Creating a New Racial Order: How Immigration, Multiracialism, Genomics, and the Young Can Remake Race in America

By Jennifer Hochschild; Vesla Weaver et al. | Go to book overview

3
Multiracialism

O’Leary, O’Riley, O’Hare, and O’Hara
There’s no one as Irish as Barack O’Bama.
His mam’s daddy’s grandaddy was one Fulmuth Kearney
He’s as Irish as any from the lakes of Killarney
His mam’s from a long line of great Irish mamas;
There’s no one as Irish as Barack O’Bama.
— Hardy Drew and the Nancy Boys

I did not have a problem until someone said, “Well, how can you consider
yourself interracial? You are black!” … [The professor in my Black
Awareness class said,] “You can’t be both.” So I said, “Well, I am both, you
can’t tell me I am not.” So he said, “If there was a war, blacks are on one side
and whites are on the other side, which side would you go on?” I said,
“Probably neither, because I would have to choose between my father and
mother and I don’t have a favorite.”
— A student

Our preference is to get a shelter dog, but most shelter dogs are mutts like
me.
— President-elect Barack Obama

SOON AFTER THE 1965 Hart-Celler immigration act was passed, the Supreme Court struck down laws forbidding interracial marriage in the 1967 decision Loving v. Virginia.1 The demographic changes resulting from immigration combined over the next few decades with the new freedom of marital choice to produce a rise in interracial and interethnic marriage. The number of mixed-race children increased as a natural consequence, as did social and emotional commitments to the idea of racial mixture. Advocacy groups politicized these changes in the 1990s by seeking official recognition of mixed-race ancestry and identity. As we discussed in chapter 2, the OMB mandated a new classification system in 1997 for counting and analyzing the rapidly changing American population; the Revisions to the Standards, for the first time in American history, permitted individuals to define themselves in terms of more than one race. By 2000, eight states as well as the federal government recognized self-identified racial mixture, and almost seven million respondents chose more than one race in the 2000 census.2 Multiracial advocacy organizations celebrated the beginning of a new era.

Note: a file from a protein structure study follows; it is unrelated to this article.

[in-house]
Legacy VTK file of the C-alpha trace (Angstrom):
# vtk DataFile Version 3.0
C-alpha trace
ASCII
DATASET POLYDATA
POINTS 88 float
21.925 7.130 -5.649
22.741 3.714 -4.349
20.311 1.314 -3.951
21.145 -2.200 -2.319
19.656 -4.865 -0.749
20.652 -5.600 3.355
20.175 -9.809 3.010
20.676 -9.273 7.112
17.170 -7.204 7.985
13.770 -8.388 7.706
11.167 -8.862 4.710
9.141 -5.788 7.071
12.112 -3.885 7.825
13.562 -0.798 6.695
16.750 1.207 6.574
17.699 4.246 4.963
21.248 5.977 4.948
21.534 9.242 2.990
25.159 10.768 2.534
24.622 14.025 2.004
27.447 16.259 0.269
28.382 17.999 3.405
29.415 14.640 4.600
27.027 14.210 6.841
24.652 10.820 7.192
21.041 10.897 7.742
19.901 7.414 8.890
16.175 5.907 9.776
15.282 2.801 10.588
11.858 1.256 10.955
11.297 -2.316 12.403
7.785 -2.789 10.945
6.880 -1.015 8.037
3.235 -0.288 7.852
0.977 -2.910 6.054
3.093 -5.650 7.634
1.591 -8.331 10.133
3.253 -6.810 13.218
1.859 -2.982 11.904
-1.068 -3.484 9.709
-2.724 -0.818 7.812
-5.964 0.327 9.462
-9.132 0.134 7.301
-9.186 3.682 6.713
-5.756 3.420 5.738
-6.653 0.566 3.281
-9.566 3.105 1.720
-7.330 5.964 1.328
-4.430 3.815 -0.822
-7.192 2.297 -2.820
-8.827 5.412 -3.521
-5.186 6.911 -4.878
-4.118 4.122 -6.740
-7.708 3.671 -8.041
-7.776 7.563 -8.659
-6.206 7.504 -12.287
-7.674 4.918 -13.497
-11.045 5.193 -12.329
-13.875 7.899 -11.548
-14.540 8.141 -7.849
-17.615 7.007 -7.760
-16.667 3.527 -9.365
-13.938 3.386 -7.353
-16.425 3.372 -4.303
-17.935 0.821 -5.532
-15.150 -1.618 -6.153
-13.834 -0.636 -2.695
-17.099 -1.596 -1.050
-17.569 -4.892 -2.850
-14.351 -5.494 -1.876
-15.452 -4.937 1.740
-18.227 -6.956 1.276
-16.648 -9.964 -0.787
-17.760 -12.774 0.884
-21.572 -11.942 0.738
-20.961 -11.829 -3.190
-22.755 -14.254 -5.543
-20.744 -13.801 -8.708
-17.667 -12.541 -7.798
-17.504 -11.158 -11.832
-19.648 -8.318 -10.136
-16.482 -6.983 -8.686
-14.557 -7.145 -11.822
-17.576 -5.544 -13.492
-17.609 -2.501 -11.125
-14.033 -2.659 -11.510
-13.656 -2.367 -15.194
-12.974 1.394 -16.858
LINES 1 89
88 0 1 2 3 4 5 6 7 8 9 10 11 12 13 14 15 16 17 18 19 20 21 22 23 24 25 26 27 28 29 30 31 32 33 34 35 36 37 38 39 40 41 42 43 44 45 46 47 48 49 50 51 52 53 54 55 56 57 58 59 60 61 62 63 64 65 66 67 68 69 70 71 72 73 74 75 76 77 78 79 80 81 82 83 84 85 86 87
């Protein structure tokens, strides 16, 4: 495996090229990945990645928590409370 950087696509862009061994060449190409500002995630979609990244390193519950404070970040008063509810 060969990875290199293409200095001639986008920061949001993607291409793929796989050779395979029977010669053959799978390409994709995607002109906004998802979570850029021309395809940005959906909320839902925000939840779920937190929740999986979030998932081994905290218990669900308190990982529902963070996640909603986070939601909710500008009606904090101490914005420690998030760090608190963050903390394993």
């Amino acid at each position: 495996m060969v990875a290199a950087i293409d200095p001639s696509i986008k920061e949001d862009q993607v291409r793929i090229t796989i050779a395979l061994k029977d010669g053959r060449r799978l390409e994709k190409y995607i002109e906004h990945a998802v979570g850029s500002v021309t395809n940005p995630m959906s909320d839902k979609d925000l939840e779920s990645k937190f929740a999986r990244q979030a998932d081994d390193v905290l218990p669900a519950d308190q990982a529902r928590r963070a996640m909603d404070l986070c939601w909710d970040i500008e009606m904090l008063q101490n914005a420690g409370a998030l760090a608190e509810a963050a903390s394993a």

-56-

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Creating a New Racial Order: How Immigration, Multiracialism, Genomics, and the Young Can Remake Race in America
Table of contents

Table of contents

  • Title Page iii
  • Contents ix
  • List of Figures and Tables xi
  • Introduction xiii
  • Part I - The Argument 1
  • 1 - Destabilizing the American Racial Order 3
  • Part II - Creating a New Order 19
  • 2 - Immigration 21
  • 3 - Multiracialism 56
  • 4 - Genomics 83
  • 5 - Cohort Change 113
  • 6 - Blockages to Racial Transformation 139
  • Part III - Possibilities 165
  • 7 - The Future of the American Racial Order 167
  • Notes 183
  • References 213
  • Index 255
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